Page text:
Aircraft Wrecks in the Mountains and Deserts of the American West
The Royal Norwegian Air Force flew one squadron of Northrop N-3PB floatplanes, seconded to the RAF Coastal Command, during WWII from bases in Scotland and Iceland. On 4/21/43 one of these aircraft made a forced landing due to bad weather on the Thjorsa River in Iceland. The N-3PB struck a submerged obstacle and sank quickly, but the two crewmen were able to swim to safety. In 1979 a volunteer group of Norwegians, Icelanders, British, and Americans recovered the wreck and shipped it to the Northrop Aircraft Corporation in Hawthorne, California where volunteers restored the N-3PB as a non-flying display for the Royal Norwegian Air Force Museum.
While the restoration of the N-3PB was underway engineers found that many of the original parts from the crash site were suitable for use as templates only. In an effort to conserve as much of the original plane as possible some metal was cut in the silhouette of the N-3PB and mounted on plaques to be presented to the volunteer restorers, company officials, and visiting Norwegian, Icelandic, and British dignitaries.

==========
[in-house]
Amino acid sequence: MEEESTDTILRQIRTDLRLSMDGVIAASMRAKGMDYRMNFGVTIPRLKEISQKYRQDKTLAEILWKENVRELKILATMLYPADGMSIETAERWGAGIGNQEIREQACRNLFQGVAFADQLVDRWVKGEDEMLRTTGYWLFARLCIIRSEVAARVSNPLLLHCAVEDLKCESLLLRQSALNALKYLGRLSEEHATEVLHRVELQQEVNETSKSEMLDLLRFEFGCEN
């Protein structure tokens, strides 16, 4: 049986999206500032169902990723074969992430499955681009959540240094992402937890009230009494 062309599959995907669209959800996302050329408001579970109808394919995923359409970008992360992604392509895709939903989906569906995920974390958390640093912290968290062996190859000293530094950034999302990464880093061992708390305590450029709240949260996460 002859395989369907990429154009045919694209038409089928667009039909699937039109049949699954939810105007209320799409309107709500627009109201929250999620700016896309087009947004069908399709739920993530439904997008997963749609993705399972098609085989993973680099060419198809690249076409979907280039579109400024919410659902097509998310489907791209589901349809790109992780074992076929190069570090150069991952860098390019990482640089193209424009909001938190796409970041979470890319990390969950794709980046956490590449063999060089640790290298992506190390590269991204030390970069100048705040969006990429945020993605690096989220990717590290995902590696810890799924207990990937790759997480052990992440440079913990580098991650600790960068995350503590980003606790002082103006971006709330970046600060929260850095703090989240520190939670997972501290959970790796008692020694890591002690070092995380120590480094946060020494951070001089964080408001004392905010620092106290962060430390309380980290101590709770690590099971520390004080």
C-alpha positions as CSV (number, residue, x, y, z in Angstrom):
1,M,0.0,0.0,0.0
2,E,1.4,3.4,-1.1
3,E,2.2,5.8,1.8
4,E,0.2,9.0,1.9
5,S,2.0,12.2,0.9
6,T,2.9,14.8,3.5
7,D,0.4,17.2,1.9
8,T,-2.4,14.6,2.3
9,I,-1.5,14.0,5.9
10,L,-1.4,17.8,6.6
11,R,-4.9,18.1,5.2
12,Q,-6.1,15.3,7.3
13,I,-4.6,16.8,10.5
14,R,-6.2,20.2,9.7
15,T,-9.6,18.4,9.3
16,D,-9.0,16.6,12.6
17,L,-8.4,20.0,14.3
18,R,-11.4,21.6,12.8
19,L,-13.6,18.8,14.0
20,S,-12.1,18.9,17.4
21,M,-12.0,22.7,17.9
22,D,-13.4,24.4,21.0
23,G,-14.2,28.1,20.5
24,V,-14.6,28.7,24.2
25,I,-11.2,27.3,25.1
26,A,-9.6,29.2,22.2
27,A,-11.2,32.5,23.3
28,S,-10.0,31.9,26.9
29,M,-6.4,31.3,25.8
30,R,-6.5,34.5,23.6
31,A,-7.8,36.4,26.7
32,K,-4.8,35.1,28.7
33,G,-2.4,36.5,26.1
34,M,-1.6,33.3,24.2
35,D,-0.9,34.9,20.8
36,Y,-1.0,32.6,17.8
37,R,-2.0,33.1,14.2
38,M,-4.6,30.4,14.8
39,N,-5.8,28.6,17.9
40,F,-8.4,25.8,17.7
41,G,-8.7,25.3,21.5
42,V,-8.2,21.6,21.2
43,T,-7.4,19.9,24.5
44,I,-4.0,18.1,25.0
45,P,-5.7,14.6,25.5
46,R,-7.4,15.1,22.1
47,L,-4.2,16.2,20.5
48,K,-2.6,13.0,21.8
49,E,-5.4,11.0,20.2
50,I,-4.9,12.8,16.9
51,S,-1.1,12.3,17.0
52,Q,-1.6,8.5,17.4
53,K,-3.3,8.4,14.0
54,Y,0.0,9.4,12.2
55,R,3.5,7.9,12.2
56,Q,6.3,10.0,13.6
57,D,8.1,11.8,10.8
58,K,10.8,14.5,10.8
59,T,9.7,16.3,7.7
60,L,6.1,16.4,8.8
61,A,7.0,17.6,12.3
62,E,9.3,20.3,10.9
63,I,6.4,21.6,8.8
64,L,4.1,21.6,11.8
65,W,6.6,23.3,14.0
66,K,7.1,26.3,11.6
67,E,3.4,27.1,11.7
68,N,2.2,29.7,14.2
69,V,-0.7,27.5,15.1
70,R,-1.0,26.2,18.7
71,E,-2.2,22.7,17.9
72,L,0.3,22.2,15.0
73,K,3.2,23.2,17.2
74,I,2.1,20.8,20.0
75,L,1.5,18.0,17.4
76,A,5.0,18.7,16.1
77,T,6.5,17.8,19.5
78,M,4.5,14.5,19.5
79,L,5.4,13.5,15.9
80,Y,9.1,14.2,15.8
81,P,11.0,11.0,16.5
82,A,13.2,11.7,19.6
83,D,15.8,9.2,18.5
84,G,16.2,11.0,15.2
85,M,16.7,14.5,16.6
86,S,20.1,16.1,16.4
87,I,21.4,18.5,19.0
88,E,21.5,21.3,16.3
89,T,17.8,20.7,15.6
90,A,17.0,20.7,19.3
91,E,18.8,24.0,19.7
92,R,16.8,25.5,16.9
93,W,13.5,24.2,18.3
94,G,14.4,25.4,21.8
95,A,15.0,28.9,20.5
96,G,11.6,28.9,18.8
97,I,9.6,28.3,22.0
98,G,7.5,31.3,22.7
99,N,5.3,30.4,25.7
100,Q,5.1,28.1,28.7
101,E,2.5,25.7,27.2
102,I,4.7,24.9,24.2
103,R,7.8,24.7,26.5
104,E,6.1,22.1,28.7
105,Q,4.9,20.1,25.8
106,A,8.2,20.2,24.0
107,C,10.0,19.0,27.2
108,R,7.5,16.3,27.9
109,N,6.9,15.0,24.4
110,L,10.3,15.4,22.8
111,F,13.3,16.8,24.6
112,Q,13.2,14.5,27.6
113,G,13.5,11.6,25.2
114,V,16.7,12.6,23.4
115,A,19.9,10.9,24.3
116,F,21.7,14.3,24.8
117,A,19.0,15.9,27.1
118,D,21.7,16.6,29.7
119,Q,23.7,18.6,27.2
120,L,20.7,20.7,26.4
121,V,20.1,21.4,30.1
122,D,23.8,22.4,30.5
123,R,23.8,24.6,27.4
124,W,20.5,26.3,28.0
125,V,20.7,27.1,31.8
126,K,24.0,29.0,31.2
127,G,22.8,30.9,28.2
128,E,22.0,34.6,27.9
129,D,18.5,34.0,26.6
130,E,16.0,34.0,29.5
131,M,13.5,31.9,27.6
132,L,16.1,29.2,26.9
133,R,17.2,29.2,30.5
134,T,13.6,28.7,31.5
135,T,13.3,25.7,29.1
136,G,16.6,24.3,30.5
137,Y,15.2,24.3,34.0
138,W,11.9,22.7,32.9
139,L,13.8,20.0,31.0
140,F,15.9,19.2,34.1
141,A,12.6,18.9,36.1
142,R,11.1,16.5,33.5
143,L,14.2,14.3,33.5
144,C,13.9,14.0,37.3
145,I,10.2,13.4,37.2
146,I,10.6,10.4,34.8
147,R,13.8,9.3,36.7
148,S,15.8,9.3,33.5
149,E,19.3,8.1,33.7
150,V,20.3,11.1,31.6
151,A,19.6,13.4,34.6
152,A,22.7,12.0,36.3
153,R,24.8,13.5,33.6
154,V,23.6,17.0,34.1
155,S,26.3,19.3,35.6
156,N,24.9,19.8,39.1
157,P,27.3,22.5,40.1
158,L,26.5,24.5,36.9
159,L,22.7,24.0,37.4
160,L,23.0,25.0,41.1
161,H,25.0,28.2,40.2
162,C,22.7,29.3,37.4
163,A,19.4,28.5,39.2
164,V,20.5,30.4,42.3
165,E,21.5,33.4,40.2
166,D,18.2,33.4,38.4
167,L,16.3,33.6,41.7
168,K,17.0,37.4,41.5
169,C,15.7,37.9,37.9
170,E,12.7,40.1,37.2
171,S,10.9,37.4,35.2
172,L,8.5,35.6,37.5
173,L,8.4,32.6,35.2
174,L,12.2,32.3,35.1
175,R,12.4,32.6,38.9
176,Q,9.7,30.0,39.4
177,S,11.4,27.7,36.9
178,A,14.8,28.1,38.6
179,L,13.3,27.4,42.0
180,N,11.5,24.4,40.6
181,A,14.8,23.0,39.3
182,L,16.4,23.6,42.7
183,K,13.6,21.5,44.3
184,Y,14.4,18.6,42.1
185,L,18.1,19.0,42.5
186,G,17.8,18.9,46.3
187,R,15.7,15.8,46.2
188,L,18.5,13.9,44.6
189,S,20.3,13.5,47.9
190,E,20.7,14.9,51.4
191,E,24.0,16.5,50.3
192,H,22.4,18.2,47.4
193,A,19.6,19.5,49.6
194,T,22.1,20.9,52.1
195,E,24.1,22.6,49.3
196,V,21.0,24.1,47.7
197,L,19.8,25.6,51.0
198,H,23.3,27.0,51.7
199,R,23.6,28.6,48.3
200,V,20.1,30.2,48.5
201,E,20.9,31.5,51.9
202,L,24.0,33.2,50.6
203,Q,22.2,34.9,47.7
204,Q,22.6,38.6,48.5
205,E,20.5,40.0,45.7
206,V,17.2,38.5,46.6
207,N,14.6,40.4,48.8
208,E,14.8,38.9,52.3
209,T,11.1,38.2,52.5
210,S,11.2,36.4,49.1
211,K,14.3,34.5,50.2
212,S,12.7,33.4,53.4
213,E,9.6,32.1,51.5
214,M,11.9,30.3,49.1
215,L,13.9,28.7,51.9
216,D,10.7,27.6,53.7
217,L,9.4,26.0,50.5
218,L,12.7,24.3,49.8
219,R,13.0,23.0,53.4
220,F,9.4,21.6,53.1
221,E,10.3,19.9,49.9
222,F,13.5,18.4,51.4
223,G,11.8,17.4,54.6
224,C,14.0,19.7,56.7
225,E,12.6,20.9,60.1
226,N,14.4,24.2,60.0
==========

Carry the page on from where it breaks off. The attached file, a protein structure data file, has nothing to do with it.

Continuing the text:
The plaques were made by the Southern California Historical Aviation Foundation that became the Western Museum of Flight. Each plaque was inscribed with the following statement.
THIS SILHOUETTE OF NORTHROP CORPORATIONíS FIRST PRODUCTION AIRCRAFT, THE N-3PB PATROL BOMER, WAS FASHIONED FROM THE ONLY REMAINING AIRCRAFT. RECOVERED IN 1979 AFTER 36 YEARS UNDERWATER IN THE THJORSA RIVER IN ICELAND, THIS AIRCRAFT WAS REFURBISHED AT NORTHROP AND COMPLETED NOVEMBER 10, 1980, ON JACK NORTHROPíS 85th BIRTHDAY. THE AIRCRAFT IS ON PERMANENT DISPLAY AT GARDERMOEN BASE IN OSLO, NORWAY.
While this not the first time parts from a wrecked aircraft have been used for silhouette display purposes, this is the first time more than one hundred display plaques were fabricated from the same wreckage. These plaques have now become an historical memorial for the Northrop N-3PB aircraft.
Since 1979 one other N-3PB wreck has been recovered. To learn more about the N-3PB click on this link.